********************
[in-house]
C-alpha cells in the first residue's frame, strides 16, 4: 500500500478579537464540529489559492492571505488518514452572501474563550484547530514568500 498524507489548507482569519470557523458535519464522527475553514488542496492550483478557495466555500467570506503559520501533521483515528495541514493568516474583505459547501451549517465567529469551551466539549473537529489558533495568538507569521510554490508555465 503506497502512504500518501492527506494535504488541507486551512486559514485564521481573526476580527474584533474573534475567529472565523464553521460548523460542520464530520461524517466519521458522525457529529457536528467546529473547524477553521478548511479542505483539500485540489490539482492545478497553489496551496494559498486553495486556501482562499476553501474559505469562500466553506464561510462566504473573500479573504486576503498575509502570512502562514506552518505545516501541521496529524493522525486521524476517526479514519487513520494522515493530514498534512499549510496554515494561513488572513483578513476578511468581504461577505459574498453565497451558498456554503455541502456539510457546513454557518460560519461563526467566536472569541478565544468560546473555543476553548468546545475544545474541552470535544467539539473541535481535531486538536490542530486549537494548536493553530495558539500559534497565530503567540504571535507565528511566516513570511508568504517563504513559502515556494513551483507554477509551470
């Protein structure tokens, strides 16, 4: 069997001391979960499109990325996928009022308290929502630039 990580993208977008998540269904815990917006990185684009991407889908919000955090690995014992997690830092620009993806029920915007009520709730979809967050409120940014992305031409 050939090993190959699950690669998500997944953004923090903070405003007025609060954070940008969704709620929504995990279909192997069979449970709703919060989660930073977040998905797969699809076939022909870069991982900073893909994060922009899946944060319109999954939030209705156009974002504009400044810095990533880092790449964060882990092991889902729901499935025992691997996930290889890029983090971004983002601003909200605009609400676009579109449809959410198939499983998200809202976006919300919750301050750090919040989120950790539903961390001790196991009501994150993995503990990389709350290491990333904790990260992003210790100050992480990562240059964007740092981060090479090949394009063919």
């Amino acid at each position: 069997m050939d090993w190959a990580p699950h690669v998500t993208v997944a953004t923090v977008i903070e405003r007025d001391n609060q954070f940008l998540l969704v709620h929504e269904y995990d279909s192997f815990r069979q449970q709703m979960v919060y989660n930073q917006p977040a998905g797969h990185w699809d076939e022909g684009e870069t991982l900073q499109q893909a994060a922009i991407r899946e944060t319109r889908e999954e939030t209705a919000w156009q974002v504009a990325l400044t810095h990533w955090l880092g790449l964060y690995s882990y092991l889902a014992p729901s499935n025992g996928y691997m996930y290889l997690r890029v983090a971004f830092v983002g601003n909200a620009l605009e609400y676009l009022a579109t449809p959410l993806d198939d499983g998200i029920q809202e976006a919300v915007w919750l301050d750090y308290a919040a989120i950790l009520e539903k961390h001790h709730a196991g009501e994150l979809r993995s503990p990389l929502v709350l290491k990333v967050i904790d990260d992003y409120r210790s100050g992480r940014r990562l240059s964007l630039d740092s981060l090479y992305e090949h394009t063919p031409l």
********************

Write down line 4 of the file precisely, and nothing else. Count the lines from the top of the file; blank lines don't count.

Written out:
């Amino acid at each position: 069997m050939d090993w190959a990580p699950h690669v998500t993208v997944a953004t923090v977008i903070e405003r007025d001391n609060q954070f940008l998540l969704v709620h929504e269904y995990d279909s192997f815990r069979q449970q709703m979960v919060y989660n930073q917006p977040a998905g797969h990185w699809d076939e022909g684009e870069t991982l900073q499109q893909a994060a922009i991407r899946e944060t319109r889908e999954e939030t209705a919000w156009q974002v504009a990325l400044t810095h990533w955090l880092g790449l964060y690995s882990y092991l889902a014992p729901s499935n025992g996928y691997m996930y290889l997690r890029v983090a971004f830092v983002g601003n909200a620009l605009e609400y676009l009022a579109t449809p959410l993806d198939d499983g998200i029920q809202e976006a919300v915007w919750l301050d750090y308290a919040a989120i950790l009520e539903k961390h001790h709730a196991g009501e994150l979809r993995s503990p990389l929502v709350l290491k990333v967050i904790d990260d992003y409120r210790s100050g992480r940014r990562l240059s964007l630039d740092s981060l090479y992305e090949h394009t063919p031409l």